Methods of Financing War

June 3, 1940

Report Outline
Huge Cost of Modern Arms and Warfare
Allied Measures for Financing the War
Arms and War Financing in Nazi Germany
American Financing of War and Defense

Huge Cost of Modern Arms and Warfare

The president's recent requests for huge sums to build up American defenses have acted as a sharp reminder of the tremendous cost of providing a great power with the armed forces and the war equipment necessary to give it adequate security in a period of world turmoil. The financial and economic burden of preparedness, even on the extensive scale now planned by the United States, is, however, relatively small compared to the crushing cost of waging modern warfare. Even before the first World War, some persons contended that war had become an economic impossibility, or that it need no longer be anticipated because of the virtual certainty that the victor would profit from it no more than the vanquished. Yet a war of unparalleled proportions began in 1914, and the very nations which suffered most grievously during the ensuing four years were somehow able, although still weighed down by a great burden of debt and taxes inherited from that conflict, to enter in 1939 upon a new and potentially more expensive, as well as more devastating, struggle.

While conclusion of the war must almost inevitably bring profound economic changes in the belligerent countries, if not in other countries, in the meantime ways and means are being found to finance, in accordance with more or less orthodox principles, the enormous expenditures required of the participating governments. That this is at all possible results mainly from the fact that war engenders a spirit of sacrifice which makes people willing to pay taxes and to lend money to an extent that would not be tolerated under normal conditions. Even in totalitarian Germany, where rearmament entailed sacrifices comparable to those imposed by the war itself, the people might not have endured the burden but for promotion of a war psychology by the National Socialist regime.

Importance of Economic Factors in War Financing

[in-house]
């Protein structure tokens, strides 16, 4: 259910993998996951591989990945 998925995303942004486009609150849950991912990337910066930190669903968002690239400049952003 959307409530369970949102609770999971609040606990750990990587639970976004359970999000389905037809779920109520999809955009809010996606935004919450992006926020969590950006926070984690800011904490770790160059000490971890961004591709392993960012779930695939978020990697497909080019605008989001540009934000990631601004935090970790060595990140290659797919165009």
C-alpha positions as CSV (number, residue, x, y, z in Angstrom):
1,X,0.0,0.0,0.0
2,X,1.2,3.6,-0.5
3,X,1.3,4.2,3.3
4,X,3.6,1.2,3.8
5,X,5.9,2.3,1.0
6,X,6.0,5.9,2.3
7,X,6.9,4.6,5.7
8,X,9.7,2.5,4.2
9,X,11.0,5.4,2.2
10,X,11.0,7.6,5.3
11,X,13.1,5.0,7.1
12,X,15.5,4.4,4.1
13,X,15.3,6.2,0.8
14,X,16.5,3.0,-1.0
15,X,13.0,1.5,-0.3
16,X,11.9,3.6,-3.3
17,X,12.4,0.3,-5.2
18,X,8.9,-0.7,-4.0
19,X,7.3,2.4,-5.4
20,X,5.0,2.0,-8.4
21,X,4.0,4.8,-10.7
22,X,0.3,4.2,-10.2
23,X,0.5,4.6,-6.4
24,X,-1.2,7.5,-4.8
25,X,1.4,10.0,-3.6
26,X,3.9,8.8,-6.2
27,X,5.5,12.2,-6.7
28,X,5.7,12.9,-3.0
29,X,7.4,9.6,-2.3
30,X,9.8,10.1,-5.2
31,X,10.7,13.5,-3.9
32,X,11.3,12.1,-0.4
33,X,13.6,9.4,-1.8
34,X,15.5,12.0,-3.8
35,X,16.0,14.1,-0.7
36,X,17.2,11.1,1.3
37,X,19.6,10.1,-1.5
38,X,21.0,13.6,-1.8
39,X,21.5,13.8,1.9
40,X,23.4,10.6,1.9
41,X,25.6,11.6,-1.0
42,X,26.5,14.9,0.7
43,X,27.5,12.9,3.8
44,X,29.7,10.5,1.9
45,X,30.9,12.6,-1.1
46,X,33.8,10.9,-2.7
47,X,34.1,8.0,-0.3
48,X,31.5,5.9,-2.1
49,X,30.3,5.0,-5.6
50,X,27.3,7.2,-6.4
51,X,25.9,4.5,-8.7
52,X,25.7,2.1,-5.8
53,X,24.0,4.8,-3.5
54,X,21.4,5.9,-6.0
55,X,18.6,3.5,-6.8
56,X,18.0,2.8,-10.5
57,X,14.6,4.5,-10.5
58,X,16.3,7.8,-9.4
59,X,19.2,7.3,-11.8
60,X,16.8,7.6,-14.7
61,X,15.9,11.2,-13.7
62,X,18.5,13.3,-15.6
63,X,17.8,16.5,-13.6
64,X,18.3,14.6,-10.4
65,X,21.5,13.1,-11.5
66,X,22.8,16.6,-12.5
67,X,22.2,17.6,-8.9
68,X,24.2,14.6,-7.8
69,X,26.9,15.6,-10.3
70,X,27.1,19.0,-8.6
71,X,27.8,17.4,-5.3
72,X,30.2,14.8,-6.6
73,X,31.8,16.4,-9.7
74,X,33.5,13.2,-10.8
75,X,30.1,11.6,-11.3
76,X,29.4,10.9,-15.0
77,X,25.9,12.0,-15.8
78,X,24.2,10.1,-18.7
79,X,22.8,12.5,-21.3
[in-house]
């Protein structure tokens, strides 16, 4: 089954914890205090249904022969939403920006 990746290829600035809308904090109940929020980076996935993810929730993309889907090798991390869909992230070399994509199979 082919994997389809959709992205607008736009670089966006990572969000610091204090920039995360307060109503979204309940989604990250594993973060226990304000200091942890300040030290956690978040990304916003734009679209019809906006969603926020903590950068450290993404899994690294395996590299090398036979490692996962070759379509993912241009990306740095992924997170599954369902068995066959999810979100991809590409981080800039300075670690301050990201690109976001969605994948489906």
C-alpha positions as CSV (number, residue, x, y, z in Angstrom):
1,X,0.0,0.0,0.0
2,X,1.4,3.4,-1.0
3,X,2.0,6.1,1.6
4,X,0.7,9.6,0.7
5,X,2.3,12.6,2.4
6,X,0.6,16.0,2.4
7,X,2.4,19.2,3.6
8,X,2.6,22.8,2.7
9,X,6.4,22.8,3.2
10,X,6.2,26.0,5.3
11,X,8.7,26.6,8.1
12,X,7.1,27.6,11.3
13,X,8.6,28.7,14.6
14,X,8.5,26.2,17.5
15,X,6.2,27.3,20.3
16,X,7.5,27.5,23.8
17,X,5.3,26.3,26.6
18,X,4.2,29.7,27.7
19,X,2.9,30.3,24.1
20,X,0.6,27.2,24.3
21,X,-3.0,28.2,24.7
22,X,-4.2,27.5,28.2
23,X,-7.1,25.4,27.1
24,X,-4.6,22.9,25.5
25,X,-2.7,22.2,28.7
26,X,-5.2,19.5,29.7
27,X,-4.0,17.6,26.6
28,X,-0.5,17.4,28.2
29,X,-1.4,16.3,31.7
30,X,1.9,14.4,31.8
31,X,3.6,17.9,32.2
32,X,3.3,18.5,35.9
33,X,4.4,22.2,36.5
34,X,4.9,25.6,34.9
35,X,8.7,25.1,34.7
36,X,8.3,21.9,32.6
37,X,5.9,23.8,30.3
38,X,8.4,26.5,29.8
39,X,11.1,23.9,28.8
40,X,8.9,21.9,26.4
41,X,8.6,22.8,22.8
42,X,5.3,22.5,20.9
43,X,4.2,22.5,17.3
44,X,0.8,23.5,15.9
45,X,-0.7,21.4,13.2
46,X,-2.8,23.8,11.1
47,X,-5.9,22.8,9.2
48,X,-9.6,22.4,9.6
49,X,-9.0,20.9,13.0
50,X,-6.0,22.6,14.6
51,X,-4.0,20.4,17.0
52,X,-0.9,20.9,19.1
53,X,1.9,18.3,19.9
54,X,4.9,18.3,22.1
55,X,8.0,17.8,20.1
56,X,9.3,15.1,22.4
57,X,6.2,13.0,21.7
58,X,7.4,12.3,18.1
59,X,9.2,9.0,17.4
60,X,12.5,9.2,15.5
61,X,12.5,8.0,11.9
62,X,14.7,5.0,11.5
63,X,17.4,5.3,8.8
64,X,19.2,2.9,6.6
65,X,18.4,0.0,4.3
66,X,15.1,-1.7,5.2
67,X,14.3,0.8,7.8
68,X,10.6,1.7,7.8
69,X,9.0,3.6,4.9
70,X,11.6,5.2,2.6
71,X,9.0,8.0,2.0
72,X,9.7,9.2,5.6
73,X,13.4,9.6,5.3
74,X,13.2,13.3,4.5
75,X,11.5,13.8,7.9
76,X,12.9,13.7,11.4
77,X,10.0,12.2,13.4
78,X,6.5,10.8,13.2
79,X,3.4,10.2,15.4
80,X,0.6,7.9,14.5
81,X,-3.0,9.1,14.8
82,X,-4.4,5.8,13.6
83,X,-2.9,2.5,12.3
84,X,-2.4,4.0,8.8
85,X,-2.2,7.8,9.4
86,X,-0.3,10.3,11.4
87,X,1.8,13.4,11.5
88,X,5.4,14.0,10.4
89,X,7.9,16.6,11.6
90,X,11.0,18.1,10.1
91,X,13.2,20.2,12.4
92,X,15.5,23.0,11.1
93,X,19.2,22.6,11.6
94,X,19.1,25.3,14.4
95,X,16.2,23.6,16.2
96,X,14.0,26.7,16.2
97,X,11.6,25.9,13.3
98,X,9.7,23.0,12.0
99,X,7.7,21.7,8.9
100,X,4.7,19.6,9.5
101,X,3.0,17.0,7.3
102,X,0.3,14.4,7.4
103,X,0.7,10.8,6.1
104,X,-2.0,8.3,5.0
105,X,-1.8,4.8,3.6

Financing of war today involves more than the levying of high taxes and the issuance of huge government loans. In formulating tax and borrowing programs, government officials must take into careful consideration their probable effect upon production and consumption and upon prices and wages. The effort must be made to devise a fiscal policy which not only will produce adequate funds for the task in hand, but which will do so without interfering with maximum utilization of the economic resources available for prosecution of the war. The experience of the last war, moreover, teaches the advisability of attempting to avoid undue inflation, in order to keep down war costs and the cost of living and also to ease the eventual transition from a war to a peace economy. Painstaking attention has been given to these and other related questions in the countries now at war. They are likely to command increasing attention in the United States as the problem of financing the great national-defense program upon which the nation has now embarked becomes more insistent, or as the need of financial, as well as military, preparedness for war becomes more evident.

ISSUE TRACKER for Related Reports
U.S. Preparation for World War II
Aug. 22, 1947  Industrial Mobilization
Sep. 23, 1941  War Organization of the Government
Aug. 02, 1941  Daylight Saving
Jul. 24, 1941  Conservation of Strategic Materials
Jun. 27, 1941  Atlantic Islands and American Defense
May 27, 1941  Production of War Materials
May 21, 1941  Rearmament and Work Relief
Mar. 15, 1941  War Aims
Feb. 20, 1941  War Orders and Decentralization
Feb. 05, 1941  Regulation of Priorities
Jun. 03, 1940  Methods of Financing War
Dec. 27, 1938  American Rearmament
Feb. 20, 1937  War Profits and Industrial Mobilization
Defense Budget
U.S. at War: World War II
War and Conflict
World War II